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David Pitcher, Lucia Garrido, Vincent Walsh, Brad Duchaine; TMS disrupts the perception and embodiment of facial expressions. Journal of Vision 2008;8(6):700. https://doi.org/10.1167/8.6.700.
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© ARVO (1962-2015); The Authors (2016-present)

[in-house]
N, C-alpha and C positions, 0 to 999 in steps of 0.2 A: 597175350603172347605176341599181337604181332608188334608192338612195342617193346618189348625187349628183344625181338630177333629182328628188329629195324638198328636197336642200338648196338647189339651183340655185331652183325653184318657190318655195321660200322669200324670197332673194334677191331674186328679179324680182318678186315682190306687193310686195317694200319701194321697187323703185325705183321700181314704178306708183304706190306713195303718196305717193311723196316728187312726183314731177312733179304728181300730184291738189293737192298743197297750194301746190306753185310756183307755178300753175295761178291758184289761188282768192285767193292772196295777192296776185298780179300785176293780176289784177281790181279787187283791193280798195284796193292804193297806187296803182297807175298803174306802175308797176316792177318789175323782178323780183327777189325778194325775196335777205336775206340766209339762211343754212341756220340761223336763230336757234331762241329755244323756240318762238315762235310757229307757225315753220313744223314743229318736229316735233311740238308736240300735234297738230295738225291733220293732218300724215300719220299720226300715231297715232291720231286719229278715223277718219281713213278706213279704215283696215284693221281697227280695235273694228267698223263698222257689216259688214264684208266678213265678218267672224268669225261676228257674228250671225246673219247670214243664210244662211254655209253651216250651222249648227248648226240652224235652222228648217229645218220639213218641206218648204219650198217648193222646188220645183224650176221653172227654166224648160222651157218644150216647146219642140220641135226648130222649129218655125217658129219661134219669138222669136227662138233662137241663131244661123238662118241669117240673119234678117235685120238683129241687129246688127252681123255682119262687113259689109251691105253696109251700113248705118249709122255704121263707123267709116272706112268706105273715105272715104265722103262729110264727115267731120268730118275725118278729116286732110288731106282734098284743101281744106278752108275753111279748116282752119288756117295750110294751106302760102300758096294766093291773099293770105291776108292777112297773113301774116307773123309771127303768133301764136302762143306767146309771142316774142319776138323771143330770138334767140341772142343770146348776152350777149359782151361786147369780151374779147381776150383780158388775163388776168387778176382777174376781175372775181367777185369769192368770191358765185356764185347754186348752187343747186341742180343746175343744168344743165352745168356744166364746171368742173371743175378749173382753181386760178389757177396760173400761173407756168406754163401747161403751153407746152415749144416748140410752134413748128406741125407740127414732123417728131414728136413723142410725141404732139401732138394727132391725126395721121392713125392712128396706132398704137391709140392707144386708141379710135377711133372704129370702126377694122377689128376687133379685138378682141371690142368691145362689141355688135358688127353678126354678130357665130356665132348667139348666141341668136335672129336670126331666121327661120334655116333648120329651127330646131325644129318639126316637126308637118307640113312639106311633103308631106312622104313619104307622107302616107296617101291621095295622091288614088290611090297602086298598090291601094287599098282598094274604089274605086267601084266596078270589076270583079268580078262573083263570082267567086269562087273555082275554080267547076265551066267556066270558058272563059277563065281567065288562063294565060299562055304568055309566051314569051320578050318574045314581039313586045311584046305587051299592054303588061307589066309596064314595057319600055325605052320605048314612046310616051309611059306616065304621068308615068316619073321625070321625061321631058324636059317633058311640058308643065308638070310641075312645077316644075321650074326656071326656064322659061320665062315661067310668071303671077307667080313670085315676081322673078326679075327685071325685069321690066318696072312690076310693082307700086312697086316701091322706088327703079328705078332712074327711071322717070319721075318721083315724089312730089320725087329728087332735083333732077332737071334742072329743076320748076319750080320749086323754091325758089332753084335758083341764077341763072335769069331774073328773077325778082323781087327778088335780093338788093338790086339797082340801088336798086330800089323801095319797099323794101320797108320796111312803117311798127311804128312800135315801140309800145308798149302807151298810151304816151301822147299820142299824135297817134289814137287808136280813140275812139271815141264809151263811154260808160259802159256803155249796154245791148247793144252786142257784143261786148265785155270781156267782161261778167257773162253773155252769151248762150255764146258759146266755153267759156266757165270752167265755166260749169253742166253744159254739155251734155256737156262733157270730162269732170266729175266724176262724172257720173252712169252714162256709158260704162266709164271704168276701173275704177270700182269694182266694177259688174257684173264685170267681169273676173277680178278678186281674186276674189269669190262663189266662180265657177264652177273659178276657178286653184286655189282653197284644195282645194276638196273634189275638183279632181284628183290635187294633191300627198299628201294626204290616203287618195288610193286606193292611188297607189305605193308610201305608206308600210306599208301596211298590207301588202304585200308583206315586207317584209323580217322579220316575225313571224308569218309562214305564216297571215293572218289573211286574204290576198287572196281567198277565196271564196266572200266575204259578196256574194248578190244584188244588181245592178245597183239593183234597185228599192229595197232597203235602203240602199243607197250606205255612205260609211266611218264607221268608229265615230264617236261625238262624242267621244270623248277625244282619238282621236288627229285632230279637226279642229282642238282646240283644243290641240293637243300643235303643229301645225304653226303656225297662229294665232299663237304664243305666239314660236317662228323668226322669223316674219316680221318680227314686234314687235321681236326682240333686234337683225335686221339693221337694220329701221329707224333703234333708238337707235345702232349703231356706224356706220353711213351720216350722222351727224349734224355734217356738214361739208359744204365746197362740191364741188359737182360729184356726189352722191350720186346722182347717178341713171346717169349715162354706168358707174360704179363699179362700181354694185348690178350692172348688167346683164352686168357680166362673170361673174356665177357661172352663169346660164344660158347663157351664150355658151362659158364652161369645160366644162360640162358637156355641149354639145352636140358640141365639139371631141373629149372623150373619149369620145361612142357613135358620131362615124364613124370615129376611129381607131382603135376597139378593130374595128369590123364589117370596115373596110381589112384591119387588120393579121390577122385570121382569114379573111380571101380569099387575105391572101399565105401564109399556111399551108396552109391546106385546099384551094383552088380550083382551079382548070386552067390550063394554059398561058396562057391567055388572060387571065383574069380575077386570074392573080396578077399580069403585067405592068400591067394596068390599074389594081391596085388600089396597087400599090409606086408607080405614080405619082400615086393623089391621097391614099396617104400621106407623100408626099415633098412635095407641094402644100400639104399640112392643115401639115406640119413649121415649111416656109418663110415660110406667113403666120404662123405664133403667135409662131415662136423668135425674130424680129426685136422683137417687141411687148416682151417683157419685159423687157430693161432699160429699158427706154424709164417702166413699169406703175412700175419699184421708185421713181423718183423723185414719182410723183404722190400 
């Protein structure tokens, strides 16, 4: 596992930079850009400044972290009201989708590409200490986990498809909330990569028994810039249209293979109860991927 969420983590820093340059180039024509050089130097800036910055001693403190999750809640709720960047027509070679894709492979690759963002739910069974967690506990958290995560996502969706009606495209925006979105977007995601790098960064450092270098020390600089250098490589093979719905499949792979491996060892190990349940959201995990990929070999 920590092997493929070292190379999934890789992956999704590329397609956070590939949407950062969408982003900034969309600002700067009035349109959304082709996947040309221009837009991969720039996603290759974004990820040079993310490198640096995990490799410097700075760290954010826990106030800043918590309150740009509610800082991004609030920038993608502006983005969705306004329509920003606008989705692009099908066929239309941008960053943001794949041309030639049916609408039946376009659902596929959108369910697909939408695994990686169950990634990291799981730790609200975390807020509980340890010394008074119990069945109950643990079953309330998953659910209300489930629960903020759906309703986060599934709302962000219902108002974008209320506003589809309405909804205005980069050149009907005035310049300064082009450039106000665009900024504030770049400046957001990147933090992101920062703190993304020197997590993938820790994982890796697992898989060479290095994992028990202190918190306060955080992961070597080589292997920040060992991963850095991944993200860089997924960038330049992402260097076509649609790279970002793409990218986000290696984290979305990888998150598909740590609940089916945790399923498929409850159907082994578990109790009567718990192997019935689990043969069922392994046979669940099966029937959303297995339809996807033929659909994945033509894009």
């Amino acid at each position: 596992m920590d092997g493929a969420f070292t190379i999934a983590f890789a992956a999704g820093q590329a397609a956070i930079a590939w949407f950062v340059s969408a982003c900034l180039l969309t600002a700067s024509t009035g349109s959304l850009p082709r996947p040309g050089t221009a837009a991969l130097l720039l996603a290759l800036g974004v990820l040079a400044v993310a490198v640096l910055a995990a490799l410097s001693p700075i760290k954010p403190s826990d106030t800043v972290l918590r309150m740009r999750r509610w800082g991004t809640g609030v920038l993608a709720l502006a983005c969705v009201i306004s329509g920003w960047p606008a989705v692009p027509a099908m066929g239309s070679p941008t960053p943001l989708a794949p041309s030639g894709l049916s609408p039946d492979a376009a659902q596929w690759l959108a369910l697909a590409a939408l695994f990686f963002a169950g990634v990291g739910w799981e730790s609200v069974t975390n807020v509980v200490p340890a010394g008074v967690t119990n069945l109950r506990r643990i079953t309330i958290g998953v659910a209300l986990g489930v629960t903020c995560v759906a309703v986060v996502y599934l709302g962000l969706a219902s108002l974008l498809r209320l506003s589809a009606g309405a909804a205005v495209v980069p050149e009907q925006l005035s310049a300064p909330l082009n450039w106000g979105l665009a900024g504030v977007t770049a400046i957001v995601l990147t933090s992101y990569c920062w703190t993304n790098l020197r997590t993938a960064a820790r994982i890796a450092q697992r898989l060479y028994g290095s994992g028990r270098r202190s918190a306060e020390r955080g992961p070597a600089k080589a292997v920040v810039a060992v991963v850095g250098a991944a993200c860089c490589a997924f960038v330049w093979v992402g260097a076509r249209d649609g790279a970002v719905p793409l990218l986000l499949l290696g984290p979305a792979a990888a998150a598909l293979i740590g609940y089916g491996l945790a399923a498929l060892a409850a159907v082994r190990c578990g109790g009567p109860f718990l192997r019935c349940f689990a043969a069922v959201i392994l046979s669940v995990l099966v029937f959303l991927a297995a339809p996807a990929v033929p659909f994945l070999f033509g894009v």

Theories of embodied cognition propose that facial expression recognition depends upon processing in modality-specific visual areas and also upon a simulation of the somatovisceral and motor responses associated with the perceived emotion. To test this proposal, we targeted transcranial magnetic stimulation (TMS) at the right occipital face area (rOFA) and right somatosensory cortex while participants discriminated facial expressions. TMS impaired discrimination of facial expressions at both sites but had no effect on a matched facial identity task. In a second experiment, double pulse TMS separated by 40ms was delivered at different times to rOFA and right somatosensory cortex during the expression discrimination task. Accuracy dropped when pulses were delivered at 60–100ms at rOFA and at 100–140ms and 130–170ms at right somatosensory cortex. These sequential impairments at rOFA and right somatosensory cortex provide strong support for embodied accounts of expression recognition and hierarchical models of face processing. The results also demonstrate that non-visual areas contribute to expression processing very soon after stimulus presentation.
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